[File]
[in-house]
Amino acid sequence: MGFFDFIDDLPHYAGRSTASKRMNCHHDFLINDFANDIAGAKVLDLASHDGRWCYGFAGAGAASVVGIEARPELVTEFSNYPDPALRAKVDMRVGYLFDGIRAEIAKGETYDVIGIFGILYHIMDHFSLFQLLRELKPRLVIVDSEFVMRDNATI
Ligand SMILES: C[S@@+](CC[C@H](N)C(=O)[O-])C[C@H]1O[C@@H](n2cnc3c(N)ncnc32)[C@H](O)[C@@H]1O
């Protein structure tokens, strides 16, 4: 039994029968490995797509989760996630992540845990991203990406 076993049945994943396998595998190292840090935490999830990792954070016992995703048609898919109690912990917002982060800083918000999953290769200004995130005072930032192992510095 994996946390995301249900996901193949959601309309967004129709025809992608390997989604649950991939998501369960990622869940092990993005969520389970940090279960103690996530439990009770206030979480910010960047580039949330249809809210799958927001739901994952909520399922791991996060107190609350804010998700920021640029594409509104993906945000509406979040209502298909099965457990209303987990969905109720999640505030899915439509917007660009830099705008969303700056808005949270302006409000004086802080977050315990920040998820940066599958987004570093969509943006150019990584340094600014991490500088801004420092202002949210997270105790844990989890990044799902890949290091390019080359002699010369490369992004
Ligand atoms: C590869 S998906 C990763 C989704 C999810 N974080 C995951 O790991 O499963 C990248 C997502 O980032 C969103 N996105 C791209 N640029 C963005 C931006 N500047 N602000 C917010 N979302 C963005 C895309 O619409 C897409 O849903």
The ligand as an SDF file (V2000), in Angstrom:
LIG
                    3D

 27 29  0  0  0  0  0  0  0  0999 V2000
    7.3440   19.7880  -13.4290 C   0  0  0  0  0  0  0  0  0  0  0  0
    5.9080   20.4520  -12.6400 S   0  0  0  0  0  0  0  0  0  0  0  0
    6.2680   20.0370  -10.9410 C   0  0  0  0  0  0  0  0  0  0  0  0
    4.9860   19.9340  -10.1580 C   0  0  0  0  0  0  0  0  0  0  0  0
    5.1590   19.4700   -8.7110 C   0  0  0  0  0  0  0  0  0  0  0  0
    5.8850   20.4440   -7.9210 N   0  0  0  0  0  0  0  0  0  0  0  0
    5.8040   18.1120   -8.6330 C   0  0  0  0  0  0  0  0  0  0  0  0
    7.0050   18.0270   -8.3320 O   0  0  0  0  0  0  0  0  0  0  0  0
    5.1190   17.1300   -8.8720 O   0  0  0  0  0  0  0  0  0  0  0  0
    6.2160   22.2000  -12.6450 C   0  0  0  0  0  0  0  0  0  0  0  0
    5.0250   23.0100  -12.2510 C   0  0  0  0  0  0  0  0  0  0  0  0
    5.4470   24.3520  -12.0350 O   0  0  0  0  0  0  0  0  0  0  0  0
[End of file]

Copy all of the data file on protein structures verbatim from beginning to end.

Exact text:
[in-house]
Amino acid sequence: MGFFDFIDDLPHYAGRSTASKRMNCHHDFLINDFANDIAGAKVLDLASHDGRWCYGFAGAGAASVVGIEARPELVTEFSNYPDPALRAKVDMRVGYLFDGIRAEIAKGETYDVIGIFGILYHIMDHFSLFQLLRELKPRLVIVDSEFVMRDNATI
Ligand SMILES: C[S@@+](CC[C@H](N)C(=O)[O-])C[C@H]1O[C@@H](n2cnc3c(N)ncnc32)[C@H](O)[C@@H]1O
């Protein structure tokens, strides 16, 4: 039994029968490995797509989760996630992540845990991203990406 076993049945994943396998595998190292840090935490999830990792954070016992995703048609898919109690912990917002982060800083918000999953290769200004995130005072930032192992510095 994996946390995301249900996901193949959601309309967004129709025809992608390997989604649950991939998501369960990622869940092990993005969520389970940090279960103690996530439990009770206030979480910010960047580039949330249809809210799958927001739901994952909520399922791991996060107190609350804010998700920021640029594409509104993906945000509406979040209502298909099965457990209303987990969905109720999640505030899915439509917007660009830099705008969303700056808005949270302006409000004086802080977050315990920040998820940066599958987004570093969509943006150019990584340094600014991490500088801004420092202002949210997270105790844990989890990044799902890949290091390019080359002699010369490369992004
Ligand atoms: C590869 S998906 C990763 C989704 C999810 N974080 C995951 O790991 O499963 C990248 C997502 O980032 C969103 N996105 C791209 N640029 C963005 C931006 N500047 N602000 C917010 N979302 C963005 C895309 O619409 C897409 O849903």
The ligand as an SDF file (V2000), in Angstrom:
LIG
                    3D

 27 29  0  0  0  0  0  0  0  0999 V2000
    7.3440   19.7880  -13.4290 C   0  0  0  0  0  0  0  0  0  0  0  0
    5.9080   20.4520  -12.6400 S   0  0  0  0  0  0  0  0  0  0  0  0
    6.2680   20.0370  -10.9410 C   0  0  0  0  0  0  0  0  0  0  0  0
    4.9860   19.9340  -10.1580 C   0  0  0  0  0  0  0  0  0  0  0  0
    5.1590   19.4700   -8.7110 C   0  0  0  0  0  0  0  0  0  0  0  0
    5.8850   20.4440   -7.9210 N   0  0  0  0  0  0  0  0  0  0  0  0
    5.8040   18.1120   -8.6330 C   0  0  0  0  0  0  0  0  0  0  0  0
    7.0050   18.0270   -8.3320 O   0  0  0  0  0  0  0  0  0  0  0  0
    5.1190   17.1300   -8.8720 O   0  0  0  0  0  0  0  0  0  0  0  0
    6.2160   22.2000  -12.6450 C   0  0  0  0  0  0  0  0  0  0  0  0
    5.0250   23.0100  -12.2510 C   0  0  0  0  0  0  0  0  0  0  0  0
    5.4470   24.3520  -12.0350 O   0  0  0  0  0  0  0  0  0  0  0  0